The Supreme Court of Canada has restored a Calgary man’s first-degree murder conviction, ruling his statements to police were admissible as evidence against him at trial.
Russell Tessier was originally found guilty by a jury in 2018, 11 years after the body of his friend Allan Gerald Berdahl, 36, was discovered in a ditch north of Calgary, on March 16, 2007.
The conviction came after the trial judge allowed the panel to hear evidence of what Tessier disclosed to police before investigators told him of his right to a lawyer and cautioned him that anything he said could be used against him as evidence. The Crown argued Tessier was not considered a suspect during the questioning, which is why a caution had not been issued.
In 2020, the Alberta Court of Appeal overturned the conviction and ordered a new trial but prosecutors took the case to the Supreme Court which agreed to provide clarity on the legal issue of when statements to police are considered voluntary.
‘A free or meaningful choice’
A full panel of nine judges heard Tessier’s appeal and on Friday morning issued a seven-to-two ruling that the statements Tessier made to police were voluntary and therefore admissible.
“The accused exercised a free or meaningful choice to speak to the police and was not unfairly denied his right to silence,” reads part of the 134-page decision.
The SCC majority did find Tessier was considered a suspect at the time of the questioning, meaning the burden was on the Crown to prove the accused’s statements were voluntary.
Ultimately, the Supreme Court ruled the Crown proved “the absence of a caution was without consequence and that the statements were, beyond a reasonable doubt and in view of the context as a whole, voluntary.”
Tessier was “well aware of the consequences” of speaking with police and knew anything he said “could be used as evidence,” wrote the majority, concluding Tessier “had an operating mind and was not otherwise tricked in the circumstances.”
Tessier’s first contact with police took place on March 17, 2007.
One day earlier, Berdahl was shot dead in the early morning hours, his body abandoned in a ditch on a remote gravel road northeast of Calgary and discovered by an oilfield worker hours later.
Tessier and Berdhal were friends and business partners who sold used clothing by the pound collected from unclaimed baggage from Greyhound busses. They also shared ownership of a vintage car.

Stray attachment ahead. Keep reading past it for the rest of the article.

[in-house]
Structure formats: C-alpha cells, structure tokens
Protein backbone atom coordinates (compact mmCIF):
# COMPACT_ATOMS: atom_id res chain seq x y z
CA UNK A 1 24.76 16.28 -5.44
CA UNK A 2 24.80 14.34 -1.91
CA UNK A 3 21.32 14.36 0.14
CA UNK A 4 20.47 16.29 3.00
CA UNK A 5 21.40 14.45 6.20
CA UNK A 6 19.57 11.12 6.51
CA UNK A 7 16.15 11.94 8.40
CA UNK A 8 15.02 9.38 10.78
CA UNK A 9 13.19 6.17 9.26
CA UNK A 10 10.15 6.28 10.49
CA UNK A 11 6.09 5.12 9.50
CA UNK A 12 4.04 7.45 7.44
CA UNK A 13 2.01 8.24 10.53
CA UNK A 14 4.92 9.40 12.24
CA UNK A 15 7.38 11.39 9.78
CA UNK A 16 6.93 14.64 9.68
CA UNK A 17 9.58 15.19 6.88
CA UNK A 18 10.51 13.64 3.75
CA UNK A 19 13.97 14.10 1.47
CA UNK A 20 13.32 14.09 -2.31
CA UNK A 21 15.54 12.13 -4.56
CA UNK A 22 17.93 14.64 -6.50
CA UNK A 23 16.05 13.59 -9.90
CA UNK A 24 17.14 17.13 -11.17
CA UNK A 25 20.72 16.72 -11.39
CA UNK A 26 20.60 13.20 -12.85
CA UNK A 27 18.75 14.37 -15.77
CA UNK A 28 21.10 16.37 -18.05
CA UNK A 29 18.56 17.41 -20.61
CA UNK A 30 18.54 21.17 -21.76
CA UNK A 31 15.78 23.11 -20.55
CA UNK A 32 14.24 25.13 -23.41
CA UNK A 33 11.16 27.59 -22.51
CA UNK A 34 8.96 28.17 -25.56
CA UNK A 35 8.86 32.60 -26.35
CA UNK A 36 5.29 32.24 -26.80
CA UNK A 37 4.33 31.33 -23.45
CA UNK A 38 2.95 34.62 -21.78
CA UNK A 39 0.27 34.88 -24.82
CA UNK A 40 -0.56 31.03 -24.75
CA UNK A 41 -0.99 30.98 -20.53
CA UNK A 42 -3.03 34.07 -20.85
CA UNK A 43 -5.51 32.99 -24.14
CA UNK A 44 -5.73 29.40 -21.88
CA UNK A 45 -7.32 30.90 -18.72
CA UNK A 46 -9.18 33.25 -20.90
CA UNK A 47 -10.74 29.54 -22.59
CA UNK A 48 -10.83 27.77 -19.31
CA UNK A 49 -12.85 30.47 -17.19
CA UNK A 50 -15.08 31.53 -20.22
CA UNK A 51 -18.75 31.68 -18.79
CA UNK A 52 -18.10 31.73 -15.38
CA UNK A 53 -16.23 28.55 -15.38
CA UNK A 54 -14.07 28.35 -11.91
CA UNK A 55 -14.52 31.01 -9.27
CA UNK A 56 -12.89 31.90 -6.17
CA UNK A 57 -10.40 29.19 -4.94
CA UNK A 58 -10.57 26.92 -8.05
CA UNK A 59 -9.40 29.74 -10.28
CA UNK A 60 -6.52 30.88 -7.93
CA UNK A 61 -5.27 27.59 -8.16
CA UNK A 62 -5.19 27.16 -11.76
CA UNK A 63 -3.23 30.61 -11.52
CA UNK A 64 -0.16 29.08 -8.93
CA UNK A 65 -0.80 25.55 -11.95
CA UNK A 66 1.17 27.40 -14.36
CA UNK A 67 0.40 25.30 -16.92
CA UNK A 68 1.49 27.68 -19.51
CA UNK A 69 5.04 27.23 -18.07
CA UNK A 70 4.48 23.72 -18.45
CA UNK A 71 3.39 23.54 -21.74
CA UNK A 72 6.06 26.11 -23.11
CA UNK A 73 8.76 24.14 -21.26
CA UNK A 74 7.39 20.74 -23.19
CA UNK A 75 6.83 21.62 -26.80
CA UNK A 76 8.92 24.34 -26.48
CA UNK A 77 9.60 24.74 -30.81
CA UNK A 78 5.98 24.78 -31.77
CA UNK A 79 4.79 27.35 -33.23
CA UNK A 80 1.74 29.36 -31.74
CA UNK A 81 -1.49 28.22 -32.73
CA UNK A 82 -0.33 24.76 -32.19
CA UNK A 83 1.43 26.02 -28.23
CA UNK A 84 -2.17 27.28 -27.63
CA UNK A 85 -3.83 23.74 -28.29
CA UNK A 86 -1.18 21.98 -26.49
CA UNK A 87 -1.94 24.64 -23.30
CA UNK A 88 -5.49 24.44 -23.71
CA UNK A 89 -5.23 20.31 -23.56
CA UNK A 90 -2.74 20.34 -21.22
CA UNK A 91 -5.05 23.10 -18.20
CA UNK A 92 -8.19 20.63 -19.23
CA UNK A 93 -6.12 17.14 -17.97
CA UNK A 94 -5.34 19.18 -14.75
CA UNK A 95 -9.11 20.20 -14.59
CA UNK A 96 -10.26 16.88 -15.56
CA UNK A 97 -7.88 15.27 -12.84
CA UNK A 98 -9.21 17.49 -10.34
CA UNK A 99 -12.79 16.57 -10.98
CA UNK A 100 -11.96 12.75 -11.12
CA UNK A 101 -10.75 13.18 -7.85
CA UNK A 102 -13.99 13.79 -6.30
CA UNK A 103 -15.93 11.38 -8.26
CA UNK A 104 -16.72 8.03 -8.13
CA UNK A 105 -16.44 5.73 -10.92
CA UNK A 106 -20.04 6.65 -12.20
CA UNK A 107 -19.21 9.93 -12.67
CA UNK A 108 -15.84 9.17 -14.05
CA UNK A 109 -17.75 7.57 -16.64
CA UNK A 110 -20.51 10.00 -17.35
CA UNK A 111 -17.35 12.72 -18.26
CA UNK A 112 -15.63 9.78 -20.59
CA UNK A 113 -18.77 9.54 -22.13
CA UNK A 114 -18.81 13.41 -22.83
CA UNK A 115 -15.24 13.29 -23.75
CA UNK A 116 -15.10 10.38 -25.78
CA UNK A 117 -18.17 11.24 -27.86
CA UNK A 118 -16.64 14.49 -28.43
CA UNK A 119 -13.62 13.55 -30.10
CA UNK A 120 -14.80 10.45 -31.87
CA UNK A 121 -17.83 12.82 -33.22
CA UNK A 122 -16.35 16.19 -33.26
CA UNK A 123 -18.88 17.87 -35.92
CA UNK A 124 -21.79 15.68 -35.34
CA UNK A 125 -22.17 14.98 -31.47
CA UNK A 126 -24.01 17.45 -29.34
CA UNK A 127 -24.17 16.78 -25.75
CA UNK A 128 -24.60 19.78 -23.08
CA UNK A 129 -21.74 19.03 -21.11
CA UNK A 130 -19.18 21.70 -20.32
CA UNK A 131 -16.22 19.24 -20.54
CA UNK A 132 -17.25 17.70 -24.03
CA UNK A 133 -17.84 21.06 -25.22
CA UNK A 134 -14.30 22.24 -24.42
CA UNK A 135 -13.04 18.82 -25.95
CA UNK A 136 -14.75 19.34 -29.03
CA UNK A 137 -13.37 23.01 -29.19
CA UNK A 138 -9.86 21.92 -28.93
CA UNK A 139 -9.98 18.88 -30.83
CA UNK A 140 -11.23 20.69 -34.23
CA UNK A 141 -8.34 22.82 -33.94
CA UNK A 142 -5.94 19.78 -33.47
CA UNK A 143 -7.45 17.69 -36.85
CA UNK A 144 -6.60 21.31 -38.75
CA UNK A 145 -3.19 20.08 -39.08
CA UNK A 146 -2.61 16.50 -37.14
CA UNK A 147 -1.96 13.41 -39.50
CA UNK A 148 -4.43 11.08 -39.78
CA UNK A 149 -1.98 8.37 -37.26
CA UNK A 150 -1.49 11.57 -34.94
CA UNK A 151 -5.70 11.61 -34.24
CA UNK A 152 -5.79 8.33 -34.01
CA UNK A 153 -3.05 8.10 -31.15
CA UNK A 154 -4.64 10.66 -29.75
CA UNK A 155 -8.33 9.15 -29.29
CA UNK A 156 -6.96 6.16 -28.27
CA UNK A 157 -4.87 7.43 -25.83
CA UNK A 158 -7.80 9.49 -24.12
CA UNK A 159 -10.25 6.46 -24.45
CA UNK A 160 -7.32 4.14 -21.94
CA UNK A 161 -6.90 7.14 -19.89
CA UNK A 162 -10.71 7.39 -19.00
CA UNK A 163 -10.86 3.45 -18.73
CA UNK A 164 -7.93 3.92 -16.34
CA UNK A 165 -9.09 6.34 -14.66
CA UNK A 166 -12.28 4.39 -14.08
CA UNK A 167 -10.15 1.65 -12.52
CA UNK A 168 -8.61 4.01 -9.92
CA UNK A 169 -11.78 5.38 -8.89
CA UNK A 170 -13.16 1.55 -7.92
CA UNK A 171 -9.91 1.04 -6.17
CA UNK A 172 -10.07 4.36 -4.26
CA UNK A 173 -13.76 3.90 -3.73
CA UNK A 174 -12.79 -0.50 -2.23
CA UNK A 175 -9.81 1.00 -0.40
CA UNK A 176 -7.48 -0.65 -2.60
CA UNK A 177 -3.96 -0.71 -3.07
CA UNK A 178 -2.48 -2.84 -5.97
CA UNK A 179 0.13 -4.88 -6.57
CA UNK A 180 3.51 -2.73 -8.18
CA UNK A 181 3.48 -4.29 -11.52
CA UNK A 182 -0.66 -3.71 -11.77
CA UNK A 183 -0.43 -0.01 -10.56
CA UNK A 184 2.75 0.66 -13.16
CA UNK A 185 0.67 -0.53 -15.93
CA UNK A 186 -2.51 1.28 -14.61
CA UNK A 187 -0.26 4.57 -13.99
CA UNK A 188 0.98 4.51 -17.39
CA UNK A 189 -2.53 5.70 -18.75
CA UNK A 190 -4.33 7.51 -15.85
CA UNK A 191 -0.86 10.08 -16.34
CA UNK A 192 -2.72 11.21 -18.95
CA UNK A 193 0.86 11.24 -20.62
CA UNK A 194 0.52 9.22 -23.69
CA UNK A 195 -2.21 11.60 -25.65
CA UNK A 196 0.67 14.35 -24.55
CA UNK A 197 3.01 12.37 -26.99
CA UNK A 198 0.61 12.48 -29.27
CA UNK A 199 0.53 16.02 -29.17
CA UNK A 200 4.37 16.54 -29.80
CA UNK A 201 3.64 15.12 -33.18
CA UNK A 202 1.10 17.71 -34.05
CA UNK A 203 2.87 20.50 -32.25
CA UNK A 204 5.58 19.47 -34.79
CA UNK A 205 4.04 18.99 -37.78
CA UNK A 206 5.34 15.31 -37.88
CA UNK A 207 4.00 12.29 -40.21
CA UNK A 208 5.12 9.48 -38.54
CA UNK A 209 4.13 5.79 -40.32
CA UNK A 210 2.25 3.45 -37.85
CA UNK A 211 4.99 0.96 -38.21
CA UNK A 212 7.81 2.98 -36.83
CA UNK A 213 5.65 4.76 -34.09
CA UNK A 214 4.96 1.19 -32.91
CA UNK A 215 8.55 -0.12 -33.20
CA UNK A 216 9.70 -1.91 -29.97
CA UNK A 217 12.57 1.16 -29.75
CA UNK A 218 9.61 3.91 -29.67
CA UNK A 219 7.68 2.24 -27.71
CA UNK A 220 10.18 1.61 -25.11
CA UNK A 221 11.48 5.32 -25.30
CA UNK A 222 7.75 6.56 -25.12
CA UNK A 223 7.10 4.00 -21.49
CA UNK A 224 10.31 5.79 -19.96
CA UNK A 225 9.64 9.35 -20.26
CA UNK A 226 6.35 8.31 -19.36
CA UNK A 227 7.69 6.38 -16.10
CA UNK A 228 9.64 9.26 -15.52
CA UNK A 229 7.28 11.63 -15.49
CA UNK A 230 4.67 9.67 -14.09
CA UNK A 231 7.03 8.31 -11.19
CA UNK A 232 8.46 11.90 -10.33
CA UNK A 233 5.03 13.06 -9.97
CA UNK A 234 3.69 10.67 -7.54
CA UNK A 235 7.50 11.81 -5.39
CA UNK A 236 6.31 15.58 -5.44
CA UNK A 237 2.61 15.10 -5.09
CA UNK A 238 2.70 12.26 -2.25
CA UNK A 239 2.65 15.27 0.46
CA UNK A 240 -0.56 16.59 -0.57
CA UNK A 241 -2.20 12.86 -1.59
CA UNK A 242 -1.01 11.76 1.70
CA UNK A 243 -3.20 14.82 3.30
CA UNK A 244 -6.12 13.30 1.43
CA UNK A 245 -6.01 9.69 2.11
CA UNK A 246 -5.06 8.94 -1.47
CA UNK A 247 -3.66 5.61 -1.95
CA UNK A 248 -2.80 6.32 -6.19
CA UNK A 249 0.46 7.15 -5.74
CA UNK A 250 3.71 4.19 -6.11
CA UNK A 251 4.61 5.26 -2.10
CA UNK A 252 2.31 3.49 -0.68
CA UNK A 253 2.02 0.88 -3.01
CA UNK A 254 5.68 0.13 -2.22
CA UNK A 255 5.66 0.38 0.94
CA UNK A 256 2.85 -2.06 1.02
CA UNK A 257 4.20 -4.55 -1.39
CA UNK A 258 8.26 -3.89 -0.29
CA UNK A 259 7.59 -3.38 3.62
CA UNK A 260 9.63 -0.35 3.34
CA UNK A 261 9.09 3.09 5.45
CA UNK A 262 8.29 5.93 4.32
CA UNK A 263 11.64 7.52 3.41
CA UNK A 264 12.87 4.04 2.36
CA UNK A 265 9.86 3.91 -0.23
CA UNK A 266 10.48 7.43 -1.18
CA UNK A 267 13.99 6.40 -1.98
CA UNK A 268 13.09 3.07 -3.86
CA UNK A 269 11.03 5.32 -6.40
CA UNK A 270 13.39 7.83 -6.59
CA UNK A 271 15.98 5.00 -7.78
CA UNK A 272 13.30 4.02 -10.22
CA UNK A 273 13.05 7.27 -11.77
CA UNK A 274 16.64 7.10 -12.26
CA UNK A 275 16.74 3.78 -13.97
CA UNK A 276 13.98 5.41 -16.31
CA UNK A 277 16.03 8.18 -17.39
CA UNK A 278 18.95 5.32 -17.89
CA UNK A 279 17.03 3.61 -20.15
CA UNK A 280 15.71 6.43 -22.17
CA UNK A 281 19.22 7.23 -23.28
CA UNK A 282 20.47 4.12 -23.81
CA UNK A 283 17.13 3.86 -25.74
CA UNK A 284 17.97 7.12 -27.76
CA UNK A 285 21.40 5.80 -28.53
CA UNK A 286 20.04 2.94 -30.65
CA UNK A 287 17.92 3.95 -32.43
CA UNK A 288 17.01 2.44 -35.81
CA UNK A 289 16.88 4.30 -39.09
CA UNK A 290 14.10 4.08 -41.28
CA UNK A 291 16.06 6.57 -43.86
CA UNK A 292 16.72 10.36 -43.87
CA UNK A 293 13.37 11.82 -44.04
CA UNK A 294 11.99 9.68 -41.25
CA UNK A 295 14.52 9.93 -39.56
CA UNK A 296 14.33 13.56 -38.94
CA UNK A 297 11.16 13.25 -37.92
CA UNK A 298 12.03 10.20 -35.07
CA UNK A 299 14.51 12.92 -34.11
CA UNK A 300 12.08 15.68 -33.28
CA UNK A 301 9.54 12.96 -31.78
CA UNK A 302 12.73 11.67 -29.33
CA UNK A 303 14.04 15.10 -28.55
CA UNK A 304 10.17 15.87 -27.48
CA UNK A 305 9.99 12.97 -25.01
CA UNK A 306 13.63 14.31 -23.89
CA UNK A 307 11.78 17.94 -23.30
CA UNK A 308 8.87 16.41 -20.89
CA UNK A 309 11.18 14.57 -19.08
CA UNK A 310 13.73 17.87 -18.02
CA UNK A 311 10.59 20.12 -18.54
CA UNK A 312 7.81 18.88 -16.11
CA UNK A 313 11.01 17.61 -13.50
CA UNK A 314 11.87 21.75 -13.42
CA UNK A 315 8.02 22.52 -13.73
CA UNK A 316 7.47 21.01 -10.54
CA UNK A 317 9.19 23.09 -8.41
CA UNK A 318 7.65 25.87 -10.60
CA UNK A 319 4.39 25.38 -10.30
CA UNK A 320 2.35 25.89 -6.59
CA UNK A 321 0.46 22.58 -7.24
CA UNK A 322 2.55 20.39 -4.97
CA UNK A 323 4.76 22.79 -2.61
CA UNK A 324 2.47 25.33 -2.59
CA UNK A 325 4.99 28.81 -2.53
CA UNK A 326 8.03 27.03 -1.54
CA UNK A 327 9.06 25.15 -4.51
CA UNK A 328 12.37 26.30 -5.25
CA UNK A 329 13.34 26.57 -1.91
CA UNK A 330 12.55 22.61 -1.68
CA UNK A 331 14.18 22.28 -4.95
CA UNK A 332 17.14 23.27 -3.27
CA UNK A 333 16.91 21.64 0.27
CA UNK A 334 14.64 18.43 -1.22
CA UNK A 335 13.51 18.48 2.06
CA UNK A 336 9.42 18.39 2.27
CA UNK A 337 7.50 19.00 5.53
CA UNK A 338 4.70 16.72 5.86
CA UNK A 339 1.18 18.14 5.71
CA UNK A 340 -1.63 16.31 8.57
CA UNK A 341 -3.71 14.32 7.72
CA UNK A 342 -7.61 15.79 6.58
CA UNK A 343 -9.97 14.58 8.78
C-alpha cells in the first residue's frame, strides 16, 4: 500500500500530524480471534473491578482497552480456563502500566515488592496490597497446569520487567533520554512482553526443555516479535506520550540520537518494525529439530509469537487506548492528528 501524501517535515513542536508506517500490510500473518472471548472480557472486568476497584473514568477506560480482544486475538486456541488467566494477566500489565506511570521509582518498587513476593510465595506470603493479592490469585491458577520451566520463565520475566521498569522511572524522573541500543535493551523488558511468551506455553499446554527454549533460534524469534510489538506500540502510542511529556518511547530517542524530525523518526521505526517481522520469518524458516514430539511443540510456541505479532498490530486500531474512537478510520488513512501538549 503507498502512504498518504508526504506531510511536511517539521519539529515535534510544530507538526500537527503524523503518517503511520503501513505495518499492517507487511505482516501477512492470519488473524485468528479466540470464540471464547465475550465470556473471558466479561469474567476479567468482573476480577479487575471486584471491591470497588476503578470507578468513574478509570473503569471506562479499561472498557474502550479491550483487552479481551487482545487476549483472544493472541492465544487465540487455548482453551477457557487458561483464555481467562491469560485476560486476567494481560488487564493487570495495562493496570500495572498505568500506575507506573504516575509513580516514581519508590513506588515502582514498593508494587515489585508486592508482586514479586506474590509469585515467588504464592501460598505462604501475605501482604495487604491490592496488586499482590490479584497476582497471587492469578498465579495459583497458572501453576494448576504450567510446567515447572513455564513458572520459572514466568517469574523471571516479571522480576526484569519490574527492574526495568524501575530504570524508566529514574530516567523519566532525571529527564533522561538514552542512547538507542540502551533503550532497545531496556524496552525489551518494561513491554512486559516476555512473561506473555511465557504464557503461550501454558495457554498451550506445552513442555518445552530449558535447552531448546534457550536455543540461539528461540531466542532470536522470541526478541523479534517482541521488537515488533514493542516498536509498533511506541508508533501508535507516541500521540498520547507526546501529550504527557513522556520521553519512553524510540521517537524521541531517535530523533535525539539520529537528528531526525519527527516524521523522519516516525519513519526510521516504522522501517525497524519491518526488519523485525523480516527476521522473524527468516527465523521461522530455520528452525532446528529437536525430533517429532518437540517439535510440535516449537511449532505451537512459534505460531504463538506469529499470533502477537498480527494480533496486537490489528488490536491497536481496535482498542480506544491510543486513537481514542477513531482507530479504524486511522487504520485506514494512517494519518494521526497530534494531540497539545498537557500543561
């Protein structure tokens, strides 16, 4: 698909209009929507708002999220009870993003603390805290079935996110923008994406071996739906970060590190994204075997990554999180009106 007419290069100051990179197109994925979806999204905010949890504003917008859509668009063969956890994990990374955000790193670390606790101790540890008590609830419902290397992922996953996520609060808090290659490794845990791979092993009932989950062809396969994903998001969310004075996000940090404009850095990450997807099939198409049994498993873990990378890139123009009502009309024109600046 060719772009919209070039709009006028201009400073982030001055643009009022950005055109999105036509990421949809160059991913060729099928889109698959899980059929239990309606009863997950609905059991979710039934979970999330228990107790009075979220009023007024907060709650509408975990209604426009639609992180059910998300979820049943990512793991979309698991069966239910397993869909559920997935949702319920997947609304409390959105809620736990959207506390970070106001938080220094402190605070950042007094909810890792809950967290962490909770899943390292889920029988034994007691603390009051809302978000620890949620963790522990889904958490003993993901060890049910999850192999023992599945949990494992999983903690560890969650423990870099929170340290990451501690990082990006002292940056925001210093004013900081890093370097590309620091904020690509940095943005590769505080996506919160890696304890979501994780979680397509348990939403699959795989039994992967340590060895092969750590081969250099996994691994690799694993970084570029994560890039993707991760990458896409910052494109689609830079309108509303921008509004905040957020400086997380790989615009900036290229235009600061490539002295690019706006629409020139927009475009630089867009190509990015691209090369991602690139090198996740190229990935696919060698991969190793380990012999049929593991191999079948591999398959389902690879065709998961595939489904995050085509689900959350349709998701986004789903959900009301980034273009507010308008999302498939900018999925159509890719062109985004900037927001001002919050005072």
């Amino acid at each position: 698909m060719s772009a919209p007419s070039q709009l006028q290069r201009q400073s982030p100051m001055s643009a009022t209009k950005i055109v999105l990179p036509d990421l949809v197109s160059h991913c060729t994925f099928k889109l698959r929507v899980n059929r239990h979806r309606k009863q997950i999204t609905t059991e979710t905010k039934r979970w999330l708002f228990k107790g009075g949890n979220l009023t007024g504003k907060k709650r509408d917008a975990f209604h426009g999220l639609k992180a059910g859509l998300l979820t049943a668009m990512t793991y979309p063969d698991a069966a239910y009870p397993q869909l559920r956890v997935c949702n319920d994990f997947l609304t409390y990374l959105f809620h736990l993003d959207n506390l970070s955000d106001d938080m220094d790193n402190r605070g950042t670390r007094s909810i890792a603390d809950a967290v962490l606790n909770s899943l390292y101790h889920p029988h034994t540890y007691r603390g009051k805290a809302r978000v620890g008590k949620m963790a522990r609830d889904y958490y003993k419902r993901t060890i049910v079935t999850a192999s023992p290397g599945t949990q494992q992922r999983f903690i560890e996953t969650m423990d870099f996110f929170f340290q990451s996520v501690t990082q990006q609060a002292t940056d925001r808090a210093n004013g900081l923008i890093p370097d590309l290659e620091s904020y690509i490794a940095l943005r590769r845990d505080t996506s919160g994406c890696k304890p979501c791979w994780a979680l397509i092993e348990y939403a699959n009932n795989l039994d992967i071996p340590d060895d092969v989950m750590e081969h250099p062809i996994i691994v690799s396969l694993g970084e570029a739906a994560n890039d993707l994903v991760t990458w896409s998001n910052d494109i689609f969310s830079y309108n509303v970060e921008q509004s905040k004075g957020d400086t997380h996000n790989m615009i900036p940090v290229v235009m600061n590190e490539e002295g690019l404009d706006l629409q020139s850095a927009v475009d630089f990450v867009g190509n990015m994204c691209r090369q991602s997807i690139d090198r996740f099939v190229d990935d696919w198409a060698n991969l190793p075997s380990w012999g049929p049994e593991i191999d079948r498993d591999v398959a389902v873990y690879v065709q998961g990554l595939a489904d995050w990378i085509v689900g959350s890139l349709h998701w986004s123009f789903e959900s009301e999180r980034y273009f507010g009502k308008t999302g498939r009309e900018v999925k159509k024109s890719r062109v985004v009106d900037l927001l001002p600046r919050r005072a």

The day after Berdhal’s body was discovered, Tessier was interviewed by police. Investigators hoped to learn more about the victim and piece together his final hours.
In fact, Tessier was interviewed twice that day without police placing him under arrest.
The first-degree murder charge wasn’t laid until 2015 when DNA from one of the cigarette butts found near the victim’s body came back matching Tessier.
The first interview
At trial, Tessier’s lawyer Pawel Milczarek argued his client’s statements to investigators were involuntarily and that he’d been psychologically detained by police.
When Tessier arrived at the RCMP detachment on March 17, 2007, he was not considered a suspect.
After asking some initial questions about the victim, the investigator’s questions became more pointed. At one point the officer asked Tessier if he had killed Berdhal.
The investigating officer also asked if he could take photos of Tessier’s shoes, as prints had been left near the body.
Tessier was not advised of his right to a lawyer, to stay silent or told that his comments to police could be used against him.
He eventually went home but hours later he contacted police again.
Tessier told the same officer Berdahl had been staying with him and that he’d stored a gun in the bedroom used by his friend.
A missing gun
Police escorted Tessier home, where they discovered the weapon was missing. That’s when RCMP say Tessier became a suspect and officers issued a caution and advised him of his right to a lawyer.
In Tessier’s police interview, he told the officer he’d last seen his friend around 8 p.m. the night before the body was discovered.
But surveillance video presented as evidence in the trial showed the pair inside a convenience store, at 12:32 a.m. — just eight hours before Berdahl’s body was discovered with five gunshot wounds in the head.
The Crown suggested the motive for Berdahl’s killing was an argument over the vehicle they shared in the weeks before Berdhal’s death.